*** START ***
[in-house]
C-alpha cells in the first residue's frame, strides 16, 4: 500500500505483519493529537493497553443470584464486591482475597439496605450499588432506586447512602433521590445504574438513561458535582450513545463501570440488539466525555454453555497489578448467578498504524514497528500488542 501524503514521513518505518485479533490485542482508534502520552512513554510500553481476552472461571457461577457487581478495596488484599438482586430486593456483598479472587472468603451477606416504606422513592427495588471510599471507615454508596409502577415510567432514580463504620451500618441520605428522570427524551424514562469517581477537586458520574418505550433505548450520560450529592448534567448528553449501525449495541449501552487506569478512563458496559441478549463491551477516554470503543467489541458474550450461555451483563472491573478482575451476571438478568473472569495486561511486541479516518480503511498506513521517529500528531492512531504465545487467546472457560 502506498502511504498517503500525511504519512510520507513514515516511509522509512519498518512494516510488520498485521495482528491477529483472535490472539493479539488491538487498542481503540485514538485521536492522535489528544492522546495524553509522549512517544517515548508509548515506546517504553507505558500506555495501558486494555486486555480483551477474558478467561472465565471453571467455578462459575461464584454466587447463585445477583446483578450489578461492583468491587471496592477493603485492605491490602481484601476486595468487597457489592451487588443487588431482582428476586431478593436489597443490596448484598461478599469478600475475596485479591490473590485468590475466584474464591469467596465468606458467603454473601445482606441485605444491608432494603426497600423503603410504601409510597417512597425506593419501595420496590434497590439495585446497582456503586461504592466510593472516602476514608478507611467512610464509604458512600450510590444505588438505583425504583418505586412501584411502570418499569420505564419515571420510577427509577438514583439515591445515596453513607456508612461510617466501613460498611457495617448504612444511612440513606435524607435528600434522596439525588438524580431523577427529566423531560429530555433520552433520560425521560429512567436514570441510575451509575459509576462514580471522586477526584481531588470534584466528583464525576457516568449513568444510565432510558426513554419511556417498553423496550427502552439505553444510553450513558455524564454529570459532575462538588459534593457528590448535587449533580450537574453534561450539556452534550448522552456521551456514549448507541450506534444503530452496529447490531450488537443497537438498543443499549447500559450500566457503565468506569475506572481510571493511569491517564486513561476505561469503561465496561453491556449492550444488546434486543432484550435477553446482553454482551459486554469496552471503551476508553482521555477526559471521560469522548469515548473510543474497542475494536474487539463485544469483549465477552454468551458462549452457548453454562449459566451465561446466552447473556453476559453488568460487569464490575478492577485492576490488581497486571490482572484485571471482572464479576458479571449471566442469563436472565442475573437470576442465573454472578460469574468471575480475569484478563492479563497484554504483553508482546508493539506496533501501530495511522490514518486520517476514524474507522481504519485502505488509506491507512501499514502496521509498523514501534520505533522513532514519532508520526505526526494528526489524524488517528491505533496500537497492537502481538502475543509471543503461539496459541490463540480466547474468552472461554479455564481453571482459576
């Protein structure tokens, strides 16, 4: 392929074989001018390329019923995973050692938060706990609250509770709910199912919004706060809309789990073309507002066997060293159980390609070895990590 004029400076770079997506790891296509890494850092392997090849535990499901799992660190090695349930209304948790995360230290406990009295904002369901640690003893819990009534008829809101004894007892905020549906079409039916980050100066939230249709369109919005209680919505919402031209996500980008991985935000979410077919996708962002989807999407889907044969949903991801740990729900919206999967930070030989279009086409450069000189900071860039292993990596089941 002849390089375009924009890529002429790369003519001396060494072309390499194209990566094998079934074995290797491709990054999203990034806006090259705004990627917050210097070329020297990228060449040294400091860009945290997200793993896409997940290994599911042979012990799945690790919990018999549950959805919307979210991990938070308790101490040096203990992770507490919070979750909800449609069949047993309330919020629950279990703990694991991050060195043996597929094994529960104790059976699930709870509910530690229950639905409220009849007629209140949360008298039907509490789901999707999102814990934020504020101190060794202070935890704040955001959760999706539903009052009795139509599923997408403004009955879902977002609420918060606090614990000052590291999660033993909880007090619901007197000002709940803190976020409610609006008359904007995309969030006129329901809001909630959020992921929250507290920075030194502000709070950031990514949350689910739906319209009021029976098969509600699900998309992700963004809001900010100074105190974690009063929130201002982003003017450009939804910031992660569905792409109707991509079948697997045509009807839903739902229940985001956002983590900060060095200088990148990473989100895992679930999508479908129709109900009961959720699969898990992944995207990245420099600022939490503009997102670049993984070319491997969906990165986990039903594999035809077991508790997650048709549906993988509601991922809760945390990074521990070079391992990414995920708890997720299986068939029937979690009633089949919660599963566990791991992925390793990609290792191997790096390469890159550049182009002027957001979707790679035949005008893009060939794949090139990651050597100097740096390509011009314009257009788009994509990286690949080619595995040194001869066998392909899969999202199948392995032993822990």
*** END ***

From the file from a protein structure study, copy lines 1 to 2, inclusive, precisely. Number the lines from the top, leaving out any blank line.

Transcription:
[in-house]
C-alpha cells in the first residue's frame, strides 16, 4: 500500500505483519493529537493497553443470584464486591482475597439496605450499588432506586447512602433521590445504574438513561458535582450513545463501570440488539466525555454453555497489578448467578498504524514497528500488542 501524503514521513518505518485479533490485542482508534502520552512513554510500553481476552472461571457461577457487581478495596488484599438482586430486593456483598479472587472468603451477606416504606422513592427495588471510599471507615454508596409502577415510567432514580463504620451500618441520605428522570427524551424514562469517581477537586458520574418505550433505548450520560450529592448534567448528553449501525449495541449501552487506569478512563458496559441478549463491551477516554470503543467489541458474550450461555451483563472491573478482575451476571438478568473472569495486561511486541479516518480503511498506513521517529500528531492512531504465545487467546472457560 502506498502511504498517503500525511504519512510520507513514515516511509522509512519498518512494516510488520498485521495482528491477529483472535490472539493479539488491538487498542481503540485514538485521536492522535489528544492522546495524553509522549512517544517515548508509548515506546517504553507505558500506555495501558486494555486486555480483551477474558478467561472465565471453571467455578462459575461464584454466587447463585445477583446483578450489578461492583468491587471496592477493603485492605491490602481484601476486595468487597457489592451487588443487588431482582428476586431478593436489597443490596448484598461478599469478600475475596485479591490473590485468590475466584474464591469467596465468606458467603454473601445482606441485605444491608432494603426497600423503603410504601409510597417512597425506593419501595420496590434497590439495585446497582456503586461504592466510593472516602476514608478507611467512610464509604458512600450510590444505588438505583425504583418505586412501584411502570418499569420505564419515571420510577427509577438514583439515591445515596453513607456508612461510617466501613460498611457495617448504612444511612440513606435524607435528600434522596439525588438524580431523577427529566423531560429530555433520552433520560425521560429512567436514570441510575451509575459509576462514580471522586477526584481531588470534584466528583464525576457516568449513568444510565432510558426513554419511556417498553423496550427502552439505553444510553450513558455524564454529570459532575462538588459534593457528590448535587449533580450537574453534561450539556452534550448522552456521551456514549448507541450506534444503530452496529447490531450488537443497537438498543443499549447500559450500566457503565468506569475506572481510571493511569491517564486513561476505561469503561465496561453491556449492550444488546434486543432484550435477553446482553454482551459486554469496552471503551476508553482521555477526559471521560469522548469515548473510543474497542475494536474487539463485544469483549465477552454468551458462549452457548453454562449459566451465561446466552447473556453476559453488568460487569464490575478492577485492576490488581497486571490482572484485571471482572464479576458479571449471566442469563436472565442475573437470576442465573454472578460469574468471575480475569484478563492479563497484554504483553508482546508493539506496533501501530495511522490514518486520517476514524474507522481504519485502505488509506491507512501499514502496521509498523514501534520505533522513532514519532508520526505526526494528526489524524488517528491505533496500537497492537502481538502475543509471543503461539496459541490463540480466547474468552472461554479455564481453571482459576